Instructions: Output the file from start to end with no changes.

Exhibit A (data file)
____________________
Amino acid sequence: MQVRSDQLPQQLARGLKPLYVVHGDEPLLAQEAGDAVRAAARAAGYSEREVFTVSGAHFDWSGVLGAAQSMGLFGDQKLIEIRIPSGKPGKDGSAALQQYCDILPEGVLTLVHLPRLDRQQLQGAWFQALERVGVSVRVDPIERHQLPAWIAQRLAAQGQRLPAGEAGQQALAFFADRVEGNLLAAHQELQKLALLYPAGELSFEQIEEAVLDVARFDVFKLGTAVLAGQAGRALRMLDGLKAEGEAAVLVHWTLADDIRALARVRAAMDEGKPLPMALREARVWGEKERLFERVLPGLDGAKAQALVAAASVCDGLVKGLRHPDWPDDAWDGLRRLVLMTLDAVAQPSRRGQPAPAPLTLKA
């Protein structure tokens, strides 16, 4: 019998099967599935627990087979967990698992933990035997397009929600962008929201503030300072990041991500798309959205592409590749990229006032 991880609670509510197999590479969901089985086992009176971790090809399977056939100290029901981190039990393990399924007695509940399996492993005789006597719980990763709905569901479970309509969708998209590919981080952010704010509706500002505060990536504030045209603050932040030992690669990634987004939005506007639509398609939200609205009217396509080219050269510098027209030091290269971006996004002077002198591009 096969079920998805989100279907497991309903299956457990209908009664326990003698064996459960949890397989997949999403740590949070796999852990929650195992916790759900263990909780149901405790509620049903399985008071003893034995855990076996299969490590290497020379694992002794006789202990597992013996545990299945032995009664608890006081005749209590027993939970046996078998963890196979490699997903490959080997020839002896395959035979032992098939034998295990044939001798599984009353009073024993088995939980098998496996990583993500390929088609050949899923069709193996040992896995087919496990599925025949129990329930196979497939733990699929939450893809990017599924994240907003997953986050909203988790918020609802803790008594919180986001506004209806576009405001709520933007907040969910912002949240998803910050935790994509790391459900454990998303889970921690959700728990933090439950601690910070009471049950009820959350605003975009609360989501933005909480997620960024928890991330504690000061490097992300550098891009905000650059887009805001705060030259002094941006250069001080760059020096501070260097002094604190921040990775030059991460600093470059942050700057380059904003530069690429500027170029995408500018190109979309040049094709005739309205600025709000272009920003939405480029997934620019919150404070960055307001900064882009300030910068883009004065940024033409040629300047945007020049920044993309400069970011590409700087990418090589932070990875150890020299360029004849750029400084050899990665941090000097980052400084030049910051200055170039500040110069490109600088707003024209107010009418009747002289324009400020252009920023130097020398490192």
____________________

Amino acid sequence: MQVRSDQLPQQLARGLKPLYVVHGDEPLLAQEAGDAVRAAARAAGYSEREVFTVSGAHFDWSGVLGAAQSMGLFGDQKLIEIRIPSGKPGKDGSAALQQYCDILPEGVLTLVHLPRLDRQQLQGAWFQALERVGVSVRVDPIERHQLPAWIAQRLAAQGQRLPAGEAGQQALAFFADRVEGNLLAAHQELQKLALLYPAGELSFEQIEEAVLDVARFDVFKLGTAVLAGQAGRALRMLDGLKAEGEAAVLVHWTLADDIRALARVRAAMDEGKPLPMALREARVWGEKERLFERVLPGLDGAKAQALVAAASVCDGLVKGLRHPDWPDDAWDGLRRLVLMTLDAVAQPSRRGQPAPAPLTLKA
């Protein structure tokens, strides 16, 4: 019998099967599935627990087979967990698992933990035997397009929600962008929201503030300072990041991500798309959205592409590749990229006032 991880609670509510197999590479969901089985086992009176971790090809399977056939100290029901981190039990393990399924007695509940399996492993005789006597719980990763709905569901479970309509969708998209590919981080952010704010509706500002505060990536504030045209603050932040030992690669990634987004939005506007639509398609939200609205009217396509080219050269510098027209030091290269971006996004002077002198591009 096969079920998805989100279907497991309903299956457990209908009664326990003698064996459960949890397989997949999403740590949070796999852990929650195992916790759900263990909780149901405790509620049903399985008071003893034995855990076996299969490590290497020379694992002794006789202990597992013996545990299945032995009664608890006081005749209590027993939970046996078998963890196979490699997903490959080997020839002896395959035979032992098939034998295990044939001798599984009353009073024993088995939980098998496996990583993500390929088609050949899923069709193996040992896995087919496990599925025949129990329930196979497939733990699929939450893809990017599924994240907003997953986050909203988790918020609802803790008594919180986001506004209806576009405001709520933007907040969910912002949240998803910050935790994509790391459900454990998303889970921690959700728990933090439950601690910070009471049950009820959350605003975009609360989501933005909480997620960024928890991330504690000061490097992300550098891009905000650059887009805001705060030259002094941006250069001080760059020096501070260097002094604190921040990775030059991460600093470059942050700057380059904003530069690429500027170029995408500018190109979309040049094709005739309205600025709000272009920003939405480029997934620019919150404070960055307001900064882009300030910068883009004065940024033409040629300047945007020049920044993309400069970011590409700087990418090589932070990875150890020299360029004849750029400084050899990665941090000097980052400084030049910051200055170039500040110069490109600088707003024209107010009418009747002289324009400020252009920023130097020398490192």